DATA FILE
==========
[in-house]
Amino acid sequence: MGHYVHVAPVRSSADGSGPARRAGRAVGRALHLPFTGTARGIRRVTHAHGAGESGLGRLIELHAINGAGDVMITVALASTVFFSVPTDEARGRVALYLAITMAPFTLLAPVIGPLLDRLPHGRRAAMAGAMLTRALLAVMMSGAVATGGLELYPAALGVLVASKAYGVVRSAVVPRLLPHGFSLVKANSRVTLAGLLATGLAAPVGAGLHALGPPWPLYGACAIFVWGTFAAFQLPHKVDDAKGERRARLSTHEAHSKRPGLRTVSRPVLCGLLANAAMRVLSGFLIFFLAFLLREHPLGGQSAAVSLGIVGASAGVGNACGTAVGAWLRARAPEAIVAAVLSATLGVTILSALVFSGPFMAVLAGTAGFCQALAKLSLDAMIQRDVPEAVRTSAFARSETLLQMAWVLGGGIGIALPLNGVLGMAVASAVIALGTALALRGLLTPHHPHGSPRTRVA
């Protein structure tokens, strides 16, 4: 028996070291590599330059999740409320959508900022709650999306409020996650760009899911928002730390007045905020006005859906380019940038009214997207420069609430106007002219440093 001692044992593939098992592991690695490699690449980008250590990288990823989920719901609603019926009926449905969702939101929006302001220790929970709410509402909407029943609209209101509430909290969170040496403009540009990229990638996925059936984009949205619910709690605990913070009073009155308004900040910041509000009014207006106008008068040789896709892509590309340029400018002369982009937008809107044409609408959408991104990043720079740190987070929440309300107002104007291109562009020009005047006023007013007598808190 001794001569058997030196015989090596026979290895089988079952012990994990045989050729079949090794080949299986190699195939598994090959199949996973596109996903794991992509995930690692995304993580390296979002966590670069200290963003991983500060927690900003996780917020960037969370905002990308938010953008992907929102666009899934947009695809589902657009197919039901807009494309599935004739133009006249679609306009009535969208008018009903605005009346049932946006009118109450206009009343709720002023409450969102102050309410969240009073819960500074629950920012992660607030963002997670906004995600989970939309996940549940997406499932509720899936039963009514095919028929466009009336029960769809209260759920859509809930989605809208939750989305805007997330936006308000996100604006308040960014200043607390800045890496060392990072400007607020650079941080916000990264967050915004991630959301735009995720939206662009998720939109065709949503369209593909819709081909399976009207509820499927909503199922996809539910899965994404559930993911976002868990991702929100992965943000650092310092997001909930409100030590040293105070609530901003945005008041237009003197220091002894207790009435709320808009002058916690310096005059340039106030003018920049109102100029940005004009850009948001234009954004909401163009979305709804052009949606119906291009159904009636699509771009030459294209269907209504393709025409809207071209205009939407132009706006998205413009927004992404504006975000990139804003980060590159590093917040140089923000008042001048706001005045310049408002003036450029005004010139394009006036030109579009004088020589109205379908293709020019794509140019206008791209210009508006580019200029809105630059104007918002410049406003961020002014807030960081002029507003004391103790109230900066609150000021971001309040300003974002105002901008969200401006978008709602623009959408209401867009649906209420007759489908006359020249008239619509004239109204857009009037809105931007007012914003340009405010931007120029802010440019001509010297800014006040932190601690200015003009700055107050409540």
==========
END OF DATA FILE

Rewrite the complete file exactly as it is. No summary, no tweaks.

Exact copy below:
[in-house]
Amino acid sequence: MGHYVHVAPVRSSADGSGPARRAGRAVGRALHLPFTGTARGIRRVTHAHGAGESGLGRLIELHAINGAGDVMITVALASTVFFSVPTDEARGRVALYLAITMAPFTLLAPVIGPLLDRLPHGRRAAMAGAMLTRALLAVMMSGAVATGGLELYPAALGVLVASKAYGVVRSAVVPRLLPHGFSLVKANSRVTLAGLLATGLAAPVGAGLHALGPPWPLYGACAIFVWGTFAAFQLPHKVDDAKGERRARLSTHEAHSKRPGLRTVSRPVLCGLLANAAMRVLSGFLIFFLAFLLREHPLGGQSAAVSLGIVGASAGVGNACGTAVGAWLRARAPEAIVAAVLSATLGVTILSALVFSGPFMAVLAGTAGFCQALAKLSLDAMIQRDVPEAVRTSAFARSETLLQMAWVLGGGIGIALPLNGVLGMAVASAVIALGTALALRGLLTPHHPHGSPRTRVA
């Protein structure tokens, strides 16, 4: 028996070291590599330059999740409320959508900022709650999306409020996650760009899911928002730390007045905020006005859906380019940038009214997207420069609430106007002219440093 001692044992593939098992592991690695490699690449980008250590990288990823989920719901609603019926009926449905969702939101929006302001220790929970709410509402909407029943609209209101509430909290969170040496403009540009990229990638996925059936984009949205619910709690605990913070009073009155308004900040910041509000009014207006106008008068040789896709892509590309340029400018002369982009937008809107044409609408959408991104990043720079740190987070929440309300107002104007291109562009020009005047006023007013007598808190 001794001569058997030196015989090596026979290895089988079952012990994990045989050729079949090794080949299986190699195939598994090959199949996973596109996903794991992509995930690692995304993580390296979002966590670069200290963003991983500060927690900003996780917020960037969370905002990308938010953008992907929102666009899934947009695809589902657009197919039901807009494309599935004739133009006249679609306009009535969208008018009903605005009346049932946006009118109450206009009343709720002023409450969102102050309410969240009073819960500074629950920012992660607030963002997670906004995600989970939309996940549940997406499932509720899936039963009514095919028929466009009336029960769809209260759920859509809930989605809208939750989305805007997330936006308000996100604006308040960014200043607390800045890496060392990072400007607020650079941080916000990264967050915004991630959301735009995720939206662009998720939109065709949503369209593909819709081909399976009207509820499927909503199922996809539910899965994404559930993911976002868990991702929100992965943000650092310092997001909930409100030590040293105070609530901003945005008041237009003197220091002894207790009435709320808009002058916690310096005059340039106030003018920049109102100029940005004009850009948001234009954004909401163009979305709804052009949606119906291009159904009636699509771009030459294209269907209504393709025409809207071209205009939407132009706006998205413009927004992404504006975000990139804003980060590159590093917040140089923000008042001048706001005045310049408002003036450029005004010139394009006036030109579009004088020589109205379908293709020019794509140019206008791209210009508006580019200029809105630059104007918002410049406003961020002014807030960081002029507003004391103790109230900066609150000021971001309040300003974002105002901008969200401006978008709602623009959408209401867009649906209420007759489908006359020249008239619509004239109204857009009037809105931007007012914003340009405010931007120029802010440019001509010297800014006040932190601690200015003009700055107050409540």